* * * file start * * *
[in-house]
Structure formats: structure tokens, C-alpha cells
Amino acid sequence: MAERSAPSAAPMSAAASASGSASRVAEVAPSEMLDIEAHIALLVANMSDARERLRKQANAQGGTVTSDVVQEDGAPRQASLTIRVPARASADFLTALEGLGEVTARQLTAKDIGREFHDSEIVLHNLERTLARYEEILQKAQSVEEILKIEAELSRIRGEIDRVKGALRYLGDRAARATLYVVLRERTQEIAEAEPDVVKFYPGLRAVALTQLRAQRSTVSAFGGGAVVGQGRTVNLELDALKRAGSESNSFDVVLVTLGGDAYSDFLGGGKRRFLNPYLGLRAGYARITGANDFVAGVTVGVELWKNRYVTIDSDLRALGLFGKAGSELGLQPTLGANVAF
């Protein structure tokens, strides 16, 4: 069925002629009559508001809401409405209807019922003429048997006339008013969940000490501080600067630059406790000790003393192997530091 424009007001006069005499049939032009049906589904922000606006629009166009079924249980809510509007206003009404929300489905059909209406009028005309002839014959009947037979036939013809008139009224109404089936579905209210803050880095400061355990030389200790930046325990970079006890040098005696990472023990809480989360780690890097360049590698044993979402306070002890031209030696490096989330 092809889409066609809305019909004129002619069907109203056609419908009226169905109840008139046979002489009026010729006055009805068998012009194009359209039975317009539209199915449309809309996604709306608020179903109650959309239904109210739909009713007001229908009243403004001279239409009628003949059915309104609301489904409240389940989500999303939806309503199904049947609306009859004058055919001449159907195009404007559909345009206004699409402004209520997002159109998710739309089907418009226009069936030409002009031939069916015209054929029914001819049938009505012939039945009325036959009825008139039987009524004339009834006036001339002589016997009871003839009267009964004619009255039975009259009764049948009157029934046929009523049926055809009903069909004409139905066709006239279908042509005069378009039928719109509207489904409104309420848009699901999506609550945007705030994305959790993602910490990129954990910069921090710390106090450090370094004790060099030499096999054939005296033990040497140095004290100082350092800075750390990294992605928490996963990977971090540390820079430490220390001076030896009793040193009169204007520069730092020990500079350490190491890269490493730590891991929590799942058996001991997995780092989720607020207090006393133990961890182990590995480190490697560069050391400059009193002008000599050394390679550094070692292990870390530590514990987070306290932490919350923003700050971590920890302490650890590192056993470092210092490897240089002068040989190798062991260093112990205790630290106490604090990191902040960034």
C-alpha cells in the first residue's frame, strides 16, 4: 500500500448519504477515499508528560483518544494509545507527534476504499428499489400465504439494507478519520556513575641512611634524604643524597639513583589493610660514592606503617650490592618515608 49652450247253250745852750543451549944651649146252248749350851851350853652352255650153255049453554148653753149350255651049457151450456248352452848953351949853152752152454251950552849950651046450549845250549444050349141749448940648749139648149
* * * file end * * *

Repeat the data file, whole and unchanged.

[in-house]
Structure formats: structure tokens, C-alpha cells
Amino acid sequence: MAERSAPSAAPMSAAASASGSASRVAEVAPSEMLDIEAHIALLVANMSDARERLRKQANAQGGTVTSDVVQEDGAPRQASLTIRVPARASADFLTALEGLGEVTARQLTAKDIGREFHDSEIVLHNLERTLARYEEILQKAQSVEEILKIEAELSRIRGEIDRVKGALRYLGDRAARATLYVVLRERTQEIAEAEPDVVKFYPGLRAVALTQLRAQRSTVSAFGGGAVVGQGRTVNLELDALKRAGSESNSFDVVLVTLGGDAYSDFLGGGKRRFLNPYLGLRAGYARITGANDFVAGVTVGVELWKNRYVTIDSDLRALGLFGKAGSELGLQPTLGANVAF
């Protein structure tokens, strides 16, 4: 069925002629009559508001809401409405209807019922003429048997006339008013969940000490501080600067630059406790000790003393192997530091 424009007001006069005499049939032009049906589904922000606006629009166009079924249980809510509007206003009404929300489905059909209406009028005309002839014959009947037979036939013809008139009224109404089936579905209210803050880095400061355990030389200790930046325990970079006890040098005696990472023990809480989360780690890097360049590698044993979402306070002890031209030696490096989330 092809889409066609809305019909004129002619069907109203056609419908009226169905109840008139046979002489009026010729006055009805068998012009194009359209039975317009539209199915449309809309996604709306608020179903109650959309239904109210739909009713007001229908009243403004001279239409009628003949059915309104609301489904409240389940989500999303939806309503199904049947609306009859004058055919001449159907195009404007559909345009206004699409402004209520997002159109998710739309089907418009226009069936030409002009031939069916015209054929029914001819049938009505012939039945009325036959009825008139039987009524004339009834006036001339002589016997009871003839009267009964004619009255039975009259009764049948009157029934046929009523049926055809009903069909004409139905066709006239279908042509005069378009039928719109509207489904409104309420848009699901999506609550945007705030994305959790993602910490990129954990910069921090710390106090450090370094004790060099030499096999054939005296033990040497140095004290100082350092800075750390990294992605928490996963990977971090540390820079430490220390001076030896009793040193009169204007520069730092020990500079350490190491890269490493730590891991929590799942058996001991997995780092989720607020207090006393133990961890182990590995480190490697560069050391400059009193002008000599050394390679550094070692292990870390530590514990987070306290932490919350923003700050971590920890302490650890590192056993470092210092490897240089002068040989190798062991260093112990205790630290106490604090990191902040960034």
C-alpha cells in the first residue's frame, strides 16, 4: 500500500448519504477515499508528560483518544494509545507527534476504499428499489400465504439494507478519520556513575641512611634524604643524597639513583589493610660514592606503617650490592618515608 49652450247253250745852750543451549944651649146252248749350851851350853652352255650153255049453554148653753149350255651049457151450456248352452848953351949853152752152454251950552849950651046450549845250549444050349141749448940648749139648149